So your family has been farming a particular spot of North Dakota for the last 130 years. When you were a kid, there was a lake off in the distance, Devil’s Lake, that was good for perch fishing, but horrible for drinking because of high salt and sulfate levels. Over the last few years you’ve watched as the lake rose and rose. The rise sped up in the last 20 years as global warming increased rainfall. Since 1993 it has come up 11 meters. Now your farm is lost:
You can’t get to it any more. Hundreds of square miles have been flooded around you. Nearby villages have been lost, and the town of Devil’s Lake (pop 7000) has only been saved by a levee built by the Army Corps of Engineers. The roads around the lake have been washed out, and the rail lines are about to go too.
The lake sits in a closed basin, and so collects all the rain that falls. The high levels of salt and sulfates are because there’s no place for them to go. The lake is now at its highest level in recorded history. About a billion dollars has already been spent trying to stop it. The projects started in the 70s and have gotten more and more desperate since then. The lake’s rise has exceeded all predictions. If it goes up another 1 or 2 meters, it’ll break through to the Sheyenne River and dump its nasty, polluted gunk into the water supplies of Minnesota and Manitoba. If it happens suddenly, it could cut a channel and send a wall of bad water downstream. The Corps is trying to stop that by releasing it gradually, but nobody wants that stuff near their reservoirs.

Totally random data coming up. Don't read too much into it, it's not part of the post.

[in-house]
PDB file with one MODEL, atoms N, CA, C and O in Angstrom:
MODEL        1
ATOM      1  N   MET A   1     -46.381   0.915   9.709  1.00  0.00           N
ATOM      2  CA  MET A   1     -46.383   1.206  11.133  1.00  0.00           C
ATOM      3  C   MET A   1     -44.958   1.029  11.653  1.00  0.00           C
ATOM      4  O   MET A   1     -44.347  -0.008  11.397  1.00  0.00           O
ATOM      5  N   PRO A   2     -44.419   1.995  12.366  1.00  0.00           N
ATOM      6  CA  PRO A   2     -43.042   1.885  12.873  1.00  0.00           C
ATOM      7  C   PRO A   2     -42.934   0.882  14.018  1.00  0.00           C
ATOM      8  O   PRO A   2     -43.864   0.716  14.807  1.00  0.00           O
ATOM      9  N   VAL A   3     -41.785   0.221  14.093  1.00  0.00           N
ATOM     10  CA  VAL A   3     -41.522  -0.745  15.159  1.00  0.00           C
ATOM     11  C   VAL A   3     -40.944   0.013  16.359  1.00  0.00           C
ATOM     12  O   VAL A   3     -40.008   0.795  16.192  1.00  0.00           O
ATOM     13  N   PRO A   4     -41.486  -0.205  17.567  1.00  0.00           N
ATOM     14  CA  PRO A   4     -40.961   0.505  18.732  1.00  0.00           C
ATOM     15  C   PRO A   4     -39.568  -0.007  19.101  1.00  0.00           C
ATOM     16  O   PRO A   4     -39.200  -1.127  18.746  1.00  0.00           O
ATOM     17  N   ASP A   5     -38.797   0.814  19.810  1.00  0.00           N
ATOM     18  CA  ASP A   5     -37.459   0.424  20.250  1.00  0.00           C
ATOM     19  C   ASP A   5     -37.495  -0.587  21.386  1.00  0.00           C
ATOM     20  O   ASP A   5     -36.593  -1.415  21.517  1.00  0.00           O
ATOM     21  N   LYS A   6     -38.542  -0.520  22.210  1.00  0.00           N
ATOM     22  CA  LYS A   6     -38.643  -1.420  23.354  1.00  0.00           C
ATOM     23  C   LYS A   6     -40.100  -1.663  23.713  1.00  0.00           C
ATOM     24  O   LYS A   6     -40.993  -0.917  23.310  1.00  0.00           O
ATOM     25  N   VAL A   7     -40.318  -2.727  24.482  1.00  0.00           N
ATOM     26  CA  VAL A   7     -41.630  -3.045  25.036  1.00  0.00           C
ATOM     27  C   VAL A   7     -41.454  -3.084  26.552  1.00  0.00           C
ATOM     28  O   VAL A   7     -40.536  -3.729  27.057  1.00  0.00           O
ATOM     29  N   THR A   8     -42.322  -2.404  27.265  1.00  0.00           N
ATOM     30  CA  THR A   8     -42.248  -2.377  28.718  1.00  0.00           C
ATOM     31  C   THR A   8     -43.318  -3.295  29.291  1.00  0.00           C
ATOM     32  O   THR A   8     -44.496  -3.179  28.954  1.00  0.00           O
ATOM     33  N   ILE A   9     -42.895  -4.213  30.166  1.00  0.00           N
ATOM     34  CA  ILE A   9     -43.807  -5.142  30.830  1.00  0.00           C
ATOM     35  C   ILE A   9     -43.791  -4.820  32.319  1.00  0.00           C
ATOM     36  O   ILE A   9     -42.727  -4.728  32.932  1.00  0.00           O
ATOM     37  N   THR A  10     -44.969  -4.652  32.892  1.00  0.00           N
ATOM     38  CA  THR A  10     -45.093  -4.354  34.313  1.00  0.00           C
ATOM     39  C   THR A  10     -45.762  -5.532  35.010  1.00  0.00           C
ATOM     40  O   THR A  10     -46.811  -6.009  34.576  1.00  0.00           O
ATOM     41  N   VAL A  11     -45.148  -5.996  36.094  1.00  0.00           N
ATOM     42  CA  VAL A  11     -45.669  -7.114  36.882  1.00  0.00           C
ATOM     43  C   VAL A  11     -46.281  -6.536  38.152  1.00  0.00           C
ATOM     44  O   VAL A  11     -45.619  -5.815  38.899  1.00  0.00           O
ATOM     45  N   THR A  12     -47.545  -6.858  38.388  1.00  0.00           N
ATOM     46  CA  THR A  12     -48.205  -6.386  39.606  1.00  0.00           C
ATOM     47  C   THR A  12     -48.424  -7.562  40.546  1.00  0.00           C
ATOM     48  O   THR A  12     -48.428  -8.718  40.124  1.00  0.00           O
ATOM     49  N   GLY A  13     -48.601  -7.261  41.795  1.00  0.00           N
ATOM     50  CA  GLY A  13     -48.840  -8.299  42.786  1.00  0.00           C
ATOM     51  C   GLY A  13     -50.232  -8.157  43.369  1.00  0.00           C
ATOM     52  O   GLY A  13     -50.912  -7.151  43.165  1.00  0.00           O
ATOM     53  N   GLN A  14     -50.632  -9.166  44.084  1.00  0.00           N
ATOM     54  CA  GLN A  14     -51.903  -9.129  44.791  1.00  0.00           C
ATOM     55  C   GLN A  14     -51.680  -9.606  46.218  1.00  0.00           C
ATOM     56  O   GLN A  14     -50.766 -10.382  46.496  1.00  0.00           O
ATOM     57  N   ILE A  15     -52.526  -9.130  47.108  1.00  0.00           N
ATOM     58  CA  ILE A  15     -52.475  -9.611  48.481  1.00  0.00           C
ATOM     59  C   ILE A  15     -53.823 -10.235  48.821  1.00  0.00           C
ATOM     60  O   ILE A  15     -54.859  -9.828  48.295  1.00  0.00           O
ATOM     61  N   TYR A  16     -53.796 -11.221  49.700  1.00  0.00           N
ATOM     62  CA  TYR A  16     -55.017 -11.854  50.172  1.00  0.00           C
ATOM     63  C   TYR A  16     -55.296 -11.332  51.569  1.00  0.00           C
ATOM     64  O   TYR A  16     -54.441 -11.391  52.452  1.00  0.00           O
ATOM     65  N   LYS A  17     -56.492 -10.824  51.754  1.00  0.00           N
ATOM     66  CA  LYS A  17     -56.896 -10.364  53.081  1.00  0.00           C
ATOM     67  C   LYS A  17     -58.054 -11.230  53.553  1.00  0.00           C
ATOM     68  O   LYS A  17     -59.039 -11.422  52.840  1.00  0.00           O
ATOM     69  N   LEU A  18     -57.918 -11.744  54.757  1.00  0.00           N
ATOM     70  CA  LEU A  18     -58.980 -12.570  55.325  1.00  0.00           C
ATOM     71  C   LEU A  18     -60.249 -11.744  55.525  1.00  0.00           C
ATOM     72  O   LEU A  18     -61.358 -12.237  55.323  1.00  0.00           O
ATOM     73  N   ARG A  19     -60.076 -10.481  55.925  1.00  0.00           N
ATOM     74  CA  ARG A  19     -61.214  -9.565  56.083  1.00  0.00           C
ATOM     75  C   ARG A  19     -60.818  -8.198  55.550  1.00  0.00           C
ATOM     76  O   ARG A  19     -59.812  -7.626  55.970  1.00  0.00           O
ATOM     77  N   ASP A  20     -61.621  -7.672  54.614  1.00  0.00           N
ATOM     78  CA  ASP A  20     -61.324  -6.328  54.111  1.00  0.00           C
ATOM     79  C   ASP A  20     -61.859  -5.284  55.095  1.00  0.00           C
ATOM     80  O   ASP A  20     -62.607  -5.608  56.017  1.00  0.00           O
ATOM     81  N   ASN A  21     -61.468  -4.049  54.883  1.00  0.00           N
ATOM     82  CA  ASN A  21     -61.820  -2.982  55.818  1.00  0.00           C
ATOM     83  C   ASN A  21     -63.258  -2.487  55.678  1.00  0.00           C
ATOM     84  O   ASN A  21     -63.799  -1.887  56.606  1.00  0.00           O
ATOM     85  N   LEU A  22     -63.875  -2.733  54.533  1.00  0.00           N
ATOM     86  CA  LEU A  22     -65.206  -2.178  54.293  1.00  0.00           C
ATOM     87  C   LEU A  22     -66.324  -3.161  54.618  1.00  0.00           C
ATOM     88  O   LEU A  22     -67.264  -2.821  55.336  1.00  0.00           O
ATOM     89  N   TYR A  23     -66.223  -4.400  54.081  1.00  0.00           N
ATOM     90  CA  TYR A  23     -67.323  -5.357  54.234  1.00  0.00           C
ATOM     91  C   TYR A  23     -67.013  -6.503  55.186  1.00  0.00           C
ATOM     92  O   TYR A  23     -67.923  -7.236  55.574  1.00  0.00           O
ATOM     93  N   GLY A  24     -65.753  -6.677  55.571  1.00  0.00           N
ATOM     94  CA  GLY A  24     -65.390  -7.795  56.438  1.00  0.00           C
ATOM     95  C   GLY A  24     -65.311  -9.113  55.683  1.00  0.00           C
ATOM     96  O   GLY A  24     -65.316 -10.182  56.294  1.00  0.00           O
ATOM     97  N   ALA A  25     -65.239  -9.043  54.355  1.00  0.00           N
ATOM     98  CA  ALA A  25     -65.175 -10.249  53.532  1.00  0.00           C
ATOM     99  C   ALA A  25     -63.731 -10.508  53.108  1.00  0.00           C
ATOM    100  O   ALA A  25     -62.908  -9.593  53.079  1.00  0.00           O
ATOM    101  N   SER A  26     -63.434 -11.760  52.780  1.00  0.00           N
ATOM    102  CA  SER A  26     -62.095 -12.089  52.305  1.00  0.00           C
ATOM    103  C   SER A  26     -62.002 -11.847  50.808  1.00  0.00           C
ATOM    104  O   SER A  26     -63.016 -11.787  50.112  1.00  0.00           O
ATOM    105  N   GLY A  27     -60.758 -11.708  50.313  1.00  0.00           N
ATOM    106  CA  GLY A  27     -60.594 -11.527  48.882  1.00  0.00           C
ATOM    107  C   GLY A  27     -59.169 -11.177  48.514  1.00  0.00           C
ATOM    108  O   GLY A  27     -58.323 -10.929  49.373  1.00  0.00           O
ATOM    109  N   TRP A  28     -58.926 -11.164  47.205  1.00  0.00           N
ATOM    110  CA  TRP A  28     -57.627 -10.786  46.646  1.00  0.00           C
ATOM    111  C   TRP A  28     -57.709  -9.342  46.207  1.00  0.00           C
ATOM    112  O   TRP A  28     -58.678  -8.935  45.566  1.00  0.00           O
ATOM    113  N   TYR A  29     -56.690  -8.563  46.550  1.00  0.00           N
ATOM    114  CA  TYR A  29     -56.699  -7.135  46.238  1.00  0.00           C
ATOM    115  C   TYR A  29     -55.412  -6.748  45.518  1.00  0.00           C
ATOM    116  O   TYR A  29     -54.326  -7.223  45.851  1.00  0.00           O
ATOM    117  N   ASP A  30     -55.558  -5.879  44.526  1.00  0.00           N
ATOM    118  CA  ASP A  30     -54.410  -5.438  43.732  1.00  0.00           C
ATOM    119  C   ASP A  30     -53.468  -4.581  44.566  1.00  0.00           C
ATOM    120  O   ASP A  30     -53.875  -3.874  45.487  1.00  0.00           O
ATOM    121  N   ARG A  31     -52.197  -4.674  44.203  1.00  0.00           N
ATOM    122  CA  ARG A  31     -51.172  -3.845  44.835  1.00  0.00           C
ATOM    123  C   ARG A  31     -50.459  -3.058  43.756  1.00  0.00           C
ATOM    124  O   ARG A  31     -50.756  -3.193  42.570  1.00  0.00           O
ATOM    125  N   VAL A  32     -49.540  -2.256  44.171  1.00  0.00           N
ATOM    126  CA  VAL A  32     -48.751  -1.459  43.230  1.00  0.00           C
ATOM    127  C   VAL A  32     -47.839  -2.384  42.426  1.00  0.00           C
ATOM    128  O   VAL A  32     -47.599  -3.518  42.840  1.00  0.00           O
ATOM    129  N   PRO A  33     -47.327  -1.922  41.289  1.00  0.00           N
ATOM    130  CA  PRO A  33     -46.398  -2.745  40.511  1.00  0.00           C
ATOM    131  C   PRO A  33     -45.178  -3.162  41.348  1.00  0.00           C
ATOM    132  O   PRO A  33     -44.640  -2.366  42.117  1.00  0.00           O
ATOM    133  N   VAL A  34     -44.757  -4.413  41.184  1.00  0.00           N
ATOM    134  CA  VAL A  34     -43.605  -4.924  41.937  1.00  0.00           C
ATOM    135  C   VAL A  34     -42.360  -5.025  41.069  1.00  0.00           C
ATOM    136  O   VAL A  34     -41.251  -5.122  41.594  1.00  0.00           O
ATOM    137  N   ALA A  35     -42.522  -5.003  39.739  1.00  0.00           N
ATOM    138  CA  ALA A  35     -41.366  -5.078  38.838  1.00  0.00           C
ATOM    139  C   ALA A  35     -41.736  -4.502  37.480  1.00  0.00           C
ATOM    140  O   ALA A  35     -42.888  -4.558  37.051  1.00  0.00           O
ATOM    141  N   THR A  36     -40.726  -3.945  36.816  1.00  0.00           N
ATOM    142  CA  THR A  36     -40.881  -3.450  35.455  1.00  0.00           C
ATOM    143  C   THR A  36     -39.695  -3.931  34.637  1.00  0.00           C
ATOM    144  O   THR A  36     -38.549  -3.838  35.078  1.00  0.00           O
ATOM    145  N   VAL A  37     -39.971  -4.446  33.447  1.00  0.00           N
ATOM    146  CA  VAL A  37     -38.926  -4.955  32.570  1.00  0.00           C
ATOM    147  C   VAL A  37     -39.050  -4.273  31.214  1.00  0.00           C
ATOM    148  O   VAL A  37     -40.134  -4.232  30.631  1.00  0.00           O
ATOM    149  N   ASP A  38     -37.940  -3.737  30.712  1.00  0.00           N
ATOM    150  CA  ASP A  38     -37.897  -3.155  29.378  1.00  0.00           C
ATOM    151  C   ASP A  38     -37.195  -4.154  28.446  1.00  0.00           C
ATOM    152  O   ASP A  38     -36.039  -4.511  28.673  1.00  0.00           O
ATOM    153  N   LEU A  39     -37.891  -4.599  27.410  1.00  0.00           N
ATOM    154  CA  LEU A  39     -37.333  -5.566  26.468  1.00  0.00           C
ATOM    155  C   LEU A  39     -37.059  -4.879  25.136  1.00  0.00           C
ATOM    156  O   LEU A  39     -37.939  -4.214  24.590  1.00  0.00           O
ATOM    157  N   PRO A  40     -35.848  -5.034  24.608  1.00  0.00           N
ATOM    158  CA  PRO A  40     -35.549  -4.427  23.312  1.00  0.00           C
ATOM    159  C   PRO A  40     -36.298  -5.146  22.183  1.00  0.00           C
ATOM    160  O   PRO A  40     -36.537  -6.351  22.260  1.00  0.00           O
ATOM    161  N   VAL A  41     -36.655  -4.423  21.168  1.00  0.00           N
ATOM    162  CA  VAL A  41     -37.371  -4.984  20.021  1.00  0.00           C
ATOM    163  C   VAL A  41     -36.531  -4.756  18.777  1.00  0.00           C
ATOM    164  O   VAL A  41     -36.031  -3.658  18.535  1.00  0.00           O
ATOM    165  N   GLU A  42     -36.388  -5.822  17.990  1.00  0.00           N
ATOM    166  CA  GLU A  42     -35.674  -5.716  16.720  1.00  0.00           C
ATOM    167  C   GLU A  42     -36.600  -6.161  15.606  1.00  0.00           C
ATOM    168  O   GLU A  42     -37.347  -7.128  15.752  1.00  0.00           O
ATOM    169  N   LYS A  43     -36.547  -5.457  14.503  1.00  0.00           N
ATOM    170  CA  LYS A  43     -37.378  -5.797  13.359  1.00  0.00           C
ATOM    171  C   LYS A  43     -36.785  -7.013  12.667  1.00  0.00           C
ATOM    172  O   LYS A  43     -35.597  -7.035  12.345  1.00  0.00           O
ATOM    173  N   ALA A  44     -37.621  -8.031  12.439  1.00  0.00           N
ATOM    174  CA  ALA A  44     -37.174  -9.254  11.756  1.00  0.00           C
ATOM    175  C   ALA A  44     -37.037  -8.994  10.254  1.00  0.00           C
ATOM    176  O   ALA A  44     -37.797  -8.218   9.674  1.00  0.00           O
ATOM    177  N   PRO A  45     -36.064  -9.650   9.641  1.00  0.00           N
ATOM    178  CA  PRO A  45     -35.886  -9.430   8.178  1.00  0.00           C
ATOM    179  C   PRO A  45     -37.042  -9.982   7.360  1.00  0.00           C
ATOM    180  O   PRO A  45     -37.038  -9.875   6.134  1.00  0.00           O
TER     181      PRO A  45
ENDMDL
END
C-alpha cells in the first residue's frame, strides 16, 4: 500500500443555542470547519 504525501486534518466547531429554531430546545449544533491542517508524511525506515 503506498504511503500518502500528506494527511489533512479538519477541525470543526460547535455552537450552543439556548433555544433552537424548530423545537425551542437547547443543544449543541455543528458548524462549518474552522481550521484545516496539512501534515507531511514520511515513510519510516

It’s a vicious story, and is told well in the latest issue of American Scientist: “Runaway Devil’s Lake” by Douglas Larsen. He’s a limnologist who first saw the lake in 1964, when it was 1/32 of its current volume. It had an area of 80 km² then and it’s at 815 now.
So it takes a billion dollars to save the land of a few thousand people, and it’s not even clear it’ll work. What will it take as the entire ocean rises?